Jury Deliberating In Jordan Miles Civil Trial
PITTSBURGH (KDKA) — Jurors began deliberating in the civil trial of the three Pittsburgh police officers accused of using excessive force against a former CAPA student.
Jordan Miles, now 20, claims he was stopped by police in Homewood and beaten without cause back in January of 2010. But the officers say they thought he may have been armed and tried to run.
The day got underway with the three defense attorneys for the police officers presenting their closing arguments.
“He is like the boy who cried wolf. He told his mother and grandmother a story … three men jumped out of a car and beat him. He never knew his story was going to go beyond his mother and grandmother,” Officer Saldutte’s attorney Bruce Campbell said.
Campbell implied Jordan never meant his story to go to the police, FBI or Office of Municipal Investigations or in court.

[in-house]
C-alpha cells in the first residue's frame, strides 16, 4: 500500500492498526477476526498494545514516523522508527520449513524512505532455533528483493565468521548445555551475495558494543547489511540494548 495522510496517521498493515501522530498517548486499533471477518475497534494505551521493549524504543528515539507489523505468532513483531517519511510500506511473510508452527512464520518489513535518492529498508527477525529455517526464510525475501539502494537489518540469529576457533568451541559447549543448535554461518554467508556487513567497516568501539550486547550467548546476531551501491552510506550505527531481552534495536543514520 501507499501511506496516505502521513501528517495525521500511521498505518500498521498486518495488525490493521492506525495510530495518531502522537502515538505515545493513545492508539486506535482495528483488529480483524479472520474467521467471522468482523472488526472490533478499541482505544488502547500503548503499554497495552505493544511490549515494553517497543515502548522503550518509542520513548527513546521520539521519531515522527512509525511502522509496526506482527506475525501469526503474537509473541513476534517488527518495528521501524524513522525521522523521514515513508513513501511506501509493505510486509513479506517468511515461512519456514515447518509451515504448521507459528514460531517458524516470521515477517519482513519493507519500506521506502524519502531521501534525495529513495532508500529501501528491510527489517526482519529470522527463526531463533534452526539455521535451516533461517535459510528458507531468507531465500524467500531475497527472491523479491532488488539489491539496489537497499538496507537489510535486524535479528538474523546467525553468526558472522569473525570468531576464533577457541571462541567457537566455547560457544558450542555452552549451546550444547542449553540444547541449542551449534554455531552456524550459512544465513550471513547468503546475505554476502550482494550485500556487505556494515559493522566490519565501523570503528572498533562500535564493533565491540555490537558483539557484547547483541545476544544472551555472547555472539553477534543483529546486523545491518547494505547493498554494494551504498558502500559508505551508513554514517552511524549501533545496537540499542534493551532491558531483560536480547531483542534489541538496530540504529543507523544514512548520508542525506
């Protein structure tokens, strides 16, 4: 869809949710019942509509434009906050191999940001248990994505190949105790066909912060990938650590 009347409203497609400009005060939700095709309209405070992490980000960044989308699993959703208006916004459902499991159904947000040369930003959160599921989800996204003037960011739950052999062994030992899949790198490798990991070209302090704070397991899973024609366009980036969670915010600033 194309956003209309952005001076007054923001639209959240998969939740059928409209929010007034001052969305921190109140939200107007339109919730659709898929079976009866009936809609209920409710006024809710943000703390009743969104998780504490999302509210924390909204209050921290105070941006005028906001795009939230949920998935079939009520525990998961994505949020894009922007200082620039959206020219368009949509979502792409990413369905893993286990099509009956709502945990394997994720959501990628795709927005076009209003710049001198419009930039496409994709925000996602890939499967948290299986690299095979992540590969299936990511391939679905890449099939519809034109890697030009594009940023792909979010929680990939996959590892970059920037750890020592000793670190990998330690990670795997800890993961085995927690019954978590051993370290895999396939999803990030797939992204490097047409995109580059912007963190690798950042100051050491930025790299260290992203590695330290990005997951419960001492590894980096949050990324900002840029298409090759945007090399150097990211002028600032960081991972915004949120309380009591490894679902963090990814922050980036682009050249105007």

But Miles’ attorney J. Kerrington Lewis said Miles had already written his story down when they met him in his own words.
“This was no street thug. Was he terrified? Of course he was. Was he telling the truth? Of course he was. So he ran,” Lewis said.
Lewis said Miles was trying to get away from the three police officers on Tioga Street that night.
The jurors have heard nine days of testimony from experts, the three officers, the Pittsburgh Police chief, Miles’ family and friends and Miles himself.
Miles took the stand on July 19. During his hours of testimony, he recounted his version of what happened on the night of the incident.
The three officers took their turns testifying on July 26 and July 31.
During his testimony on July 31, Officer David Sisak explained his actions after learning Miles may have had a gun.
“[Officer Michael Saldutte] says, ‘He’s going for a gun,’” Sisak said. “I punched [Miles] in the face. The only other thing I have is my gun. I did what I thought was the right thing. If he pulls out a gun, he’s right in front of me. I have a pregnant wife at home.”
No criminal charges were ever filed in the case.
The case asks for $75,000 in cost, but damages could go much higher if the jury rules in Miles’ favor.